AfrikaBurn hosts a Theme Camp Directory to facilitate this process for both participants and camps. Communication is vital for organising purposes and so it’s not the fact that they are advertising that should be questioned, it is what exactly is being advertised is important
3) Luxury comes in different levels in Tankwa Town and some can afford to be flamboyant. Over-the-top experiences do not define camps as Plug Play and Profit – such Theme Camps and gifts can provide much needed respite for your new friends in the desert.
Your camp hired people or “staff” to take care of the basics such as cooking and cleaning and you’re not expected to do any chores.
Only necessary professional services have been engaged in your project such as engineers, technicians as there are no camp members with the expertise or capacity.
Fly the right flag
The crux here is that the efforts and expenses need to be shouldered as equitably as possible, and focus on external gifting to the wider community, rather than internal benefit.
Camp organisers: ensure that you have a collective experience, one that doesn’t exonerate individual responsibility in creating the AfrikaBurn experience.
4) Package deals are out there – but what’s exactly on offer? Tickets? Transport? Tents? The whole bang-shoot? From profiting to sharing some basics like infrastructure, costs of food, we understand that some people (eg: international visitors) won’t have everything to hand and don’t want to buy big things like tents for a week.
Is the camp offering:
Does the camp not require you to:
Camp organisers and members are encouraged share resources, responsibilities and contributions and support each other to run the camp equitably.
Fly the right flag
Camp organisers welcoming new members are ultimately responsible for setting expectations to ensure they are not perceived as Plug Play and Profit.
Learning to delegate prevents burn out and spreads the ethos faster.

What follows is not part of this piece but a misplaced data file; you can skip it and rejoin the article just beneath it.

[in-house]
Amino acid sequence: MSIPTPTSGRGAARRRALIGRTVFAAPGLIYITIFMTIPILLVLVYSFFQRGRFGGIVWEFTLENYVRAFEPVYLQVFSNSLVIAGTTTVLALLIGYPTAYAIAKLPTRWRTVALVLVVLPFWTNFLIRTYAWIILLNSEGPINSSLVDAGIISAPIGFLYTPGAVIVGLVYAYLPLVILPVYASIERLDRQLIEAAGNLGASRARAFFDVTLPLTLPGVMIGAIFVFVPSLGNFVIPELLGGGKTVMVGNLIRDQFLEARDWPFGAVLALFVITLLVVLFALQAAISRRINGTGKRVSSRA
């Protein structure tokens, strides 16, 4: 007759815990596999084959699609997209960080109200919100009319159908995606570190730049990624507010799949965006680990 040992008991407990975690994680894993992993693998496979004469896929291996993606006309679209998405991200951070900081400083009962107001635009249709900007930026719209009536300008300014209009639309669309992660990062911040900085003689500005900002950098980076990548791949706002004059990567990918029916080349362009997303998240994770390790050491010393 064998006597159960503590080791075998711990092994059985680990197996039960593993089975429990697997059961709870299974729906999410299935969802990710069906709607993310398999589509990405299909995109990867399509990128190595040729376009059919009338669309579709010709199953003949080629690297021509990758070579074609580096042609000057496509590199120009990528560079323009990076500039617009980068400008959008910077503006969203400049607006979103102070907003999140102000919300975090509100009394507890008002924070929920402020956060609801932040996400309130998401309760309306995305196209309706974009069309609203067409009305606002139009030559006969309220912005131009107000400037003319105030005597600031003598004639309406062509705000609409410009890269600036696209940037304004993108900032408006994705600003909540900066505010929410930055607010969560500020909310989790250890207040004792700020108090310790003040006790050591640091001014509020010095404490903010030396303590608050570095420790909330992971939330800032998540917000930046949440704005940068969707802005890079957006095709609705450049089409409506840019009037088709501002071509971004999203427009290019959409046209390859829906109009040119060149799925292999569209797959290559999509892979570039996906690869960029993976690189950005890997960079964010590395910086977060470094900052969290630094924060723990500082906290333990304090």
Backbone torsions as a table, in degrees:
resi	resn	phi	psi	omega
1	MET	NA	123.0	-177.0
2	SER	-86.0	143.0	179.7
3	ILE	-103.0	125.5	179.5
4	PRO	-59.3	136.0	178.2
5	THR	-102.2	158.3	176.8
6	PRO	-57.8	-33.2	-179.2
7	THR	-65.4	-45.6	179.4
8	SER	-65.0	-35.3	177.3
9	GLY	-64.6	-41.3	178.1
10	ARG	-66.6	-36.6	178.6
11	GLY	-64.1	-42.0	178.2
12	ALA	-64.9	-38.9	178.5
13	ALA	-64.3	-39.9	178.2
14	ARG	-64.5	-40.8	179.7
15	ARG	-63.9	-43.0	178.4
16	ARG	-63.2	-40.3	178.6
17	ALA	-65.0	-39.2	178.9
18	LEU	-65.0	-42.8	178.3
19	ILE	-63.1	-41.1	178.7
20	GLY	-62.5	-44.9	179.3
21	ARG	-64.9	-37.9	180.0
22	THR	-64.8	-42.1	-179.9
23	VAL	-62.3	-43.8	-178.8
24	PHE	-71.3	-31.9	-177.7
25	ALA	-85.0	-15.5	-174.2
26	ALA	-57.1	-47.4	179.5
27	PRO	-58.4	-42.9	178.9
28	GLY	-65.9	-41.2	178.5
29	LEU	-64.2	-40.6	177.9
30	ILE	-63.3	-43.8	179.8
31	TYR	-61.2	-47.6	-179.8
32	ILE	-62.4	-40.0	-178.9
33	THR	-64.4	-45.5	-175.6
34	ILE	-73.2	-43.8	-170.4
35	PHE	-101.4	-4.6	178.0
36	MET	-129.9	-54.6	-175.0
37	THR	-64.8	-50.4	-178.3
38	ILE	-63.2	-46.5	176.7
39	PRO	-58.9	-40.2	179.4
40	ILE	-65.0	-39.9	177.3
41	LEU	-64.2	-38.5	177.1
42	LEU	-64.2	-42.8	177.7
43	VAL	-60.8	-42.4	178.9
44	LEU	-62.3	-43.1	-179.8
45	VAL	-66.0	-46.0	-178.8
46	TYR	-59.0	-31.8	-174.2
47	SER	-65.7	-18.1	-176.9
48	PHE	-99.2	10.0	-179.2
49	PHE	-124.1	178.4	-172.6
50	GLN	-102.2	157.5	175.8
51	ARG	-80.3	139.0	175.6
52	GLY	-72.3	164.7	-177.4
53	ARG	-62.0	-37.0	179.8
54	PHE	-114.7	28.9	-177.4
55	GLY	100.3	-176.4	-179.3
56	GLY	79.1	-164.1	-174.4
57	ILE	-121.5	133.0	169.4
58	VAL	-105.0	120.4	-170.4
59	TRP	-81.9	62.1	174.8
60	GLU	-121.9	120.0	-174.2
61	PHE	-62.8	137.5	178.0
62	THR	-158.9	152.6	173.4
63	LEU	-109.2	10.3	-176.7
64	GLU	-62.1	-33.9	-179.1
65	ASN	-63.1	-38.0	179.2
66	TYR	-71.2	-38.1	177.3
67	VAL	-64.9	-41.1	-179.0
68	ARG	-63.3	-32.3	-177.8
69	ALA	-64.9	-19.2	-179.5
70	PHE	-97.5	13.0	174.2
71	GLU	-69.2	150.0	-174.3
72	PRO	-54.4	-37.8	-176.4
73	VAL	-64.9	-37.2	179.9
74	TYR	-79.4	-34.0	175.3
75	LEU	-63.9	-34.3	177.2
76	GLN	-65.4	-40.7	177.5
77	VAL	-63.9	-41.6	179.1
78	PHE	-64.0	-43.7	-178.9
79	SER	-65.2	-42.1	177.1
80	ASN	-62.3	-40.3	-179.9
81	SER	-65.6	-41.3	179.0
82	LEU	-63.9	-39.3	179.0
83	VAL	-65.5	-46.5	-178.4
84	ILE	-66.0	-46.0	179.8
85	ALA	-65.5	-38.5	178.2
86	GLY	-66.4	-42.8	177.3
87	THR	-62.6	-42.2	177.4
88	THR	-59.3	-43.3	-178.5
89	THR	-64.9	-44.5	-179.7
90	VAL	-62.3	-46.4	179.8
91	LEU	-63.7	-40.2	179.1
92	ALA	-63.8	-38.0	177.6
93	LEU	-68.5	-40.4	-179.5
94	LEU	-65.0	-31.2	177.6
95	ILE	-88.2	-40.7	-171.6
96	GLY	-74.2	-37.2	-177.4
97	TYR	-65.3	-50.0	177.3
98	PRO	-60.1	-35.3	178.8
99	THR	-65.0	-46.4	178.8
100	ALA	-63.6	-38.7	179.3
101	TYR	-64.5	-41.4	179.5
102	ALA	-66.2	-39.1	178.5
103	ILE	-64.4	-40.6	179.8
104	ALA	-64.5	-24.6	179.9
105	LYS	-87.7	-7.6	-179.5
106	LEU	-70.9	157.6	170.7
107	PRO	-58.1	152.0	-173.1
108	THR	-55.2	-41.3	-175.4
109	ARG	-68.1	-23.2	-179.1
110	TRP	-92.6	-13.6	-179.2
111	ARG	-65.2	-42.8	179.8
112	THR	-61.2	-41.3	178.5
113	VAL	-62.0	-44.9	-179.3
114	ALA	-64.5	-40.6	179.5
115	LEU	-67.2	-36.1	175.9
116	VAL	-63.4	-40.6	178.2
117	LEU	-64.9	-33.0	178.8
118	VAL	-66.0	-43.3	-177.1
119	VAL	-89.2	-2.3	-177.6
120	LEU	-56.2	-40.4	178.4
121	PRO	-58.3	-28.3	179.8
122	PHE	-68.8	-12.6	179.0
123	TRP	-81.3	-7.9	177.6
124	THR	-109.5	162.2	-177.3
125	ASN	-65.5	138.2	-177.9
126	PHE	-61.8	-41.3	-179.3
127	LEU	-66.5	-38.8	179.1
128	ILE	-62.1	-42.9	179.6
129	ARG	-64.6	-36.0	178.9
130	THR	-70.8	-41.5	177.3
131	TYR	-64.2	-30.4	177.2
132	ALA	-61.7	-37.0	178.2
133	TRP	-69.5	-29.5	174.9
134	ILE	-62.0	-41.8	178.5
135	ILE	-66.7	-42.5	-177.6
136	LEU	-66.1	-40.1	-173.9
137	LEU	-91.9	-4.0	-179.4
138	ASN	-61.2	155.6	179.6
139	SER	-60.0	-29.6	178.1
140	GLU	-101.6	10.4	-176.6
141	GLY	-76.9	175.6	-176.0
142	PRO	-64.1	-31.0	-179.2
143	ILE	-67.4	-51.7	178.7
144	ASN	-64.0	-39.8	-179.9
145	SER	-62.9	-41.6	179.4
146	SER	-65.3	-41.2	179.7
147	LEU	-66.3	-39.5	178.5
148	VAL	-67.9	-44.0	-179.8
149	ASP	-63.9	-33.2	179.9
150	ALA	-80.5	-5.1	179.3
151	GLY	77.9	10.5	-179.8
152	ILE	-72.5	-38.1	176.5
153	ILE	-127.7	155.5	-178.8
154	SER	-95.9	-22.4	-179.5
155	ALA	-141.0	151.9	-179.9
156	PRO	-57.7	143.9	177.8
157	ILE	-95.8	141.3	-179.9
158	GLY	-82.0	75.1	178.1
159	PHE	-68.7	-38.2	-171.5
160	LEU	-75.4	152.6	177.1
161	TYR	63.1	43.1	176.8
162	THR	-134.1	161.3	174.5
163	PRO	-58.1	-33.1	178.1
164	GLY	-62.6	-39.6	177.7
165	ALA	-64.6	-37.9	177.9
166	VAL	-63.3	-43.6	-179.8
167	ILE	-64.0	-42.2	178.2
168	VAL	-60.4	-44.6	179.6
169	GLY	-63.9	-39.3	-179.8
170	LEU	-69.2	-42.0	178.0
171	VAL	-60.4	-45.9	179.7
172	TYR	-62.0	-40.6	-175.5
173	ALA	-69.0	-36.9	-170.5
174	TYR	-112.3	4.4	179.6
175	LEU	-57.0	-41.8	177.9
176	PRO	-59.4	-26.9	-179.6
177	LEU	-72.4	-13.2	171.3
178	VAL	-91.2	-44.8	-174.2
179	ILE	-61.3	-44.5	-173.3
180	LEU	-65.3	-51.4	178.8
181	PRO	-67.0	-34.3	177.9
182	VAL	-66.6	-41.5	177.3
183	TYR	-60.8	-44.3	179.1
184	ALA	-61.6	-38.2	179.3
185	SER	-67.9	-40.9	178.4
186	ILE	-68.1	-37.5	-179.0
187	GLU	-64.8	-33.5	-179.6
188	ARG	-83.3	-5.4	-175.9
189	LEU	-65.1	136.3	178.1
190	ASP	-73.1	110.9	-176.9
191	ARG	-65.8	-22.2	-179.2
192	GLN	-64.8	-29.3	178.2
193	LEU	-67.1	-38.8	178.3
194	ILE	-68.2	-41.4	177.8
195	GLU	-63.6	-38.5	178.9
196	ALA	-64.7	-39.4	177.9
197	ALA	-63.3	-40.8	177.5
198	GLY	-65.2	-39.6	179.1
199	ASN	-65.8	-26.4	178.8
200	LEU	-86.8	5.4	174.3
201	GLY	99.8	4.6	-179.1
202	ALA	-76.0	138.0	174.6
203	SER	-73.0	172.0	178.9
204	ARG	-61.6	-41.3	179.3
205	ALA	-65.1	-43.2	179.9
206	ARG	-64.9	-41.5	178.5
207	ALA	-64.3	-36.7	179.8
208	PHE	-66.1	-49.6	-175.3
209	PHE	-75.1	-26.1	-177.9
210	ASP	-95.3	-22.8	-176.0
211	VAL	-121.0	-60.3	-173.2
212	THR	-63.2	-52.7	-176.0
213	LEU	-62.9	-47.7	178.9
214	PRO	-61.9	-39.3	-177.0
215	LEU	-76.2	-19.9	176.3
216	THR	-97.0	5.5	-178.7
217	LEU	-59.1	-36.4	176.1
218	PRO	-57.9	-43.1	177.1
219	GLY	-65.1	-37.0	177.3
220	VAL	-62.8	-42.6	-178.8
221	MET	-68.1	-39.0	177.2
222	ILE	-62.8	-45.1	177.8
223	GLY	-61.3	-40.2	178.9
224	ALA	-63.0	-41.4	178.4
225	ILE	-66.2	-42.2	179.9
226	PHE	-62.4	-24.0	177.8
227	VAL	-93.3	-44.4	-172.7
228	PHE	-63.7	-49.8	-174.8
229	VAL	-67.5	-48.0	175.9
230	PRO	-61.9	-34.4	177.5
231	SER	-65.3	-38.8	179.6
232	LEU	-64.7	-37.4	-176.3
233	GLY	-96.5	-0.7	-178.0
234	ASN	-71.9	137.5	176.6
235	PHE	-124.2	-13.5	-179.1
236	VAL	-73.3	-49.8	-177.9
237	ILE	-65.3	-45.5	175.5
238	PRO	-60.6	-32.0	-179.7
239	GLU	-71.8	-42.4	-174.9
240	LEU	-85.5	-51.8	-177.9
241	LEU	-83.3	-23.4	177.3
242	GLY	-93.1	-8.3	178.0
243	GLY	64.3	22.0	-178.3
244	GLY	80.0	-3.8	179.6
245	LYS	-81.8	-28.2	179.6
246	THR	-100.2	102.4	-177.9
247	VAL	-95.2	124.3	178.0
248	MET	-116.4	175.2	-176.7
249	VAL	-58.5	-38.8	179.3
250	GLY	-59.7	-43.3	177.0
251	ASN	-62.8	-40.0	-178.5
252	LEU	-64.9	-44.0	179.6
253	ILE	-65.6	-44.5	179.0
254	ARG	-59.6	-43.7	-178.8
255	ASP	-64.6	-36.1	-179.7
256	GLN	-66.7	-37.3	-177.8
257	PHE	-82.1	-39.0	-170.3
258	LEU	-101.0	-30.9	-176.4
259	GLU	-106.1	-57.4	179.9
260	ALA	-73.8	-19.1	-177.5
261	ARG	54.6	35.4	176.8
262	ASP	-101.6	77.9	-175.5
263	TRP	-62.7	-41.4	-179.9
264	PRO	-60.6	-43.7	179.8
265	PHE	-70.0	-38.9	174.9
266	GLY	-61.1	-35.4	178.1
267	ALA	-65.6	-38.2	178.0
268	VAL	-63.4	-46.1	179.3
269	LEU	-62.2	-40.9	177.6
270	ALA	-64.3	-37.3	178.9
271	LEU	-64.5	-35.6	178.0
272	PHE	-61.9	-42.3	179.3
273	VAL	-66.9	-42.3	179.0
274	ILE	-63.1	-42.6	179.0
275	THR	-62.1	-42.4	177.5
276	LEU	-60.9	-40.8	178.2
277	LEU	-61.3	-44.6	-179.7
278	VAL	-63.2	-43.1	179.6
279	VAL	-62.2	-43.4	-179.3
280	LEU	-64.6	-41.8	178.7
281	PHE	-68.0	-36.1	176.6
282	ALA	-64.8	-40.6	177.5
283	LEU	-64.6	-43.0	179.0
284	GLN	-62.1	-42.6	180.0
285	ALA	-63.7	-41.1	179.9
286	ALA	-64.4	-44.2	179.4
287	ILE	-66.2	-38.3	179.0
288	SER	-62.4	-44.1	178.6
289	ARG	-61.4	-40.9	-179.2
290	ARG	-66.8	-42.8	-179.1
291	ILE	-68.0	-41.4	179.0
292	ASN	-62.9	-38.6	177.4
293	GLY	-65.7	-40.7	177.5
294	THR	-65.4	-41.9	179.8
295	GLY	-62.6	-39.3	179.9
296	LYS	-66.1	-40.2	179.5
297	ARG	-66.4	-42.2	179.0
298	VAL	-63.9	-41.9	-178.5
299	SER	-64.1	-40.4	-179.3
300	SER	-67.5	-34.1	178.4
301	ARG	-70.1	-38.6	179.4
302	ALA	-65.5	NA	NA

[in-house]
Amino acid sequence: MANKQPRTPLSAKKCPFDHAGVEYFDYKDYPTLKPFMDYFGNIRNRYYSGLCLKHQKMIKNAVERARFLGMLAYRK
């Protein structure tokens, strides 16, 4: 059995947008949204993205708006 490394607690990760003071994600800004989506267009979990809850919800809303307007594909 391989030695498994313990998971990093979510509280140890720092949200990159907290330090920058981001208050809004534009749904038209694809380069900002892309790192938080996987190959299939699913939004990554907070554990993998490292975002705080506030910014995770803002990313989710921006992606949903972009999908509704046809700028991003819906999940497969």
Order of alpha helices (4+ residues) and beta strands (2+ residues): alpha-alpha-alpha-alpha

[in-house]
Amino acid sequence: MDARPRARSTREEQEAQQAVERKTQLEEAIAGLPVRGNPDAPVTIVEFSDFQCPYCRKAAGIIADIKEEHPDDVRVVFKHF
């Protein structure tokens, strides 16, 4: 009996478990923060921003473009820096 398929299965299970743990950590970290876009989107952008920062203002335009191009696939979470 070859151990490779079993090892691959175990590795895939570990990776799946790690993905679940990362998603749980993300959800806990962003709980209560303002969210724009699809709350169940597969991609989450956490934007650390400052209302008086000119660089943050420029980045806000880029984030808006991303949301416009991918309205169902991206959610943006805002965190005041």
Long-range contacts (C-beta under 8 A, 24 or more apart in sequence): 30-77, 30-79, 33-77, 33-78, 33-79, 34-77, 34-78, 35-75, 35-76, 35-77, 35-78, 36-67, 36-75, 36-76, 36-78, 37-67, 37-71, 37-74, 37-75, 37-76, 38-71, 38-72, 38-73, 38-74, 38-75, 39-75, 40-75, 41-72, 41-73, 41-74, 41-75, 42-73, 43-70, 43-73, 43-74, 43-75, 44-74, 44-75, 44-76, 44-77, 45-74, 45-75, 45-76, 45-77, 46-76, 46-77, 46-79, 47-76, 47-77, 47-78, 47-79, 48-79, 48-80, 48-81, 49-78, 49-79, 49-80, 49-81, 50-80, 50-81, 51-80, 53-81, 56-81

5) Financial transparency is queen of the desert camp and open books go along way to building trust within the team and the community you are part of building. It is imperative that camp mates can be shown financial info (and if required AfrikaBurn may request to see them too). The reality is some camps cost a hell of a lot to create – infrastructure, transport, gifts, numbers of camp members are all variables that make Tankwa Town what it is. So cost isn’t a measure of Plug Play and Profit either – but profit is.
Camp organisers don’t share their accounts with camp members
Camp organisers don’t ask camp members for guidance and input with regard to purchases and options around logistics or levels of luxury.
Camp organisers communicate with the team and include them in decision making.
Fly the right flag
Camp organisers: share the detail of the cost of creating a camp, receive questions and input. The goal of the organisers must be the collective experience, not profit.
If money is left over or if you aim to create a surplus to sustain your gift into the future, give to charity, or you built in a contingency that you will return to camp mates, communicate it to the team so all plans are above board.
Camp mates: engage in discussions, hold people to account, don’t leave everything for the organiser to decide. Ask other camps about their costs, share ideas and hacks.
All of our policies are geared towards helping and enabling our beautiful participants to do their thing. However if we find that individuals have ignored policies, we will discourage such actions in the future by:
AfrikaBurn is defined by people who attend and make the event. You ARE AfrikaBurn.
To heklp you navigate the territory when it comes to camp plans, check out these handy flowcharts:
(click on either image to view a large & zoomable PDF version)
A easy to check reference guide is outlined below:
|Quick check for Camp Leads and Campers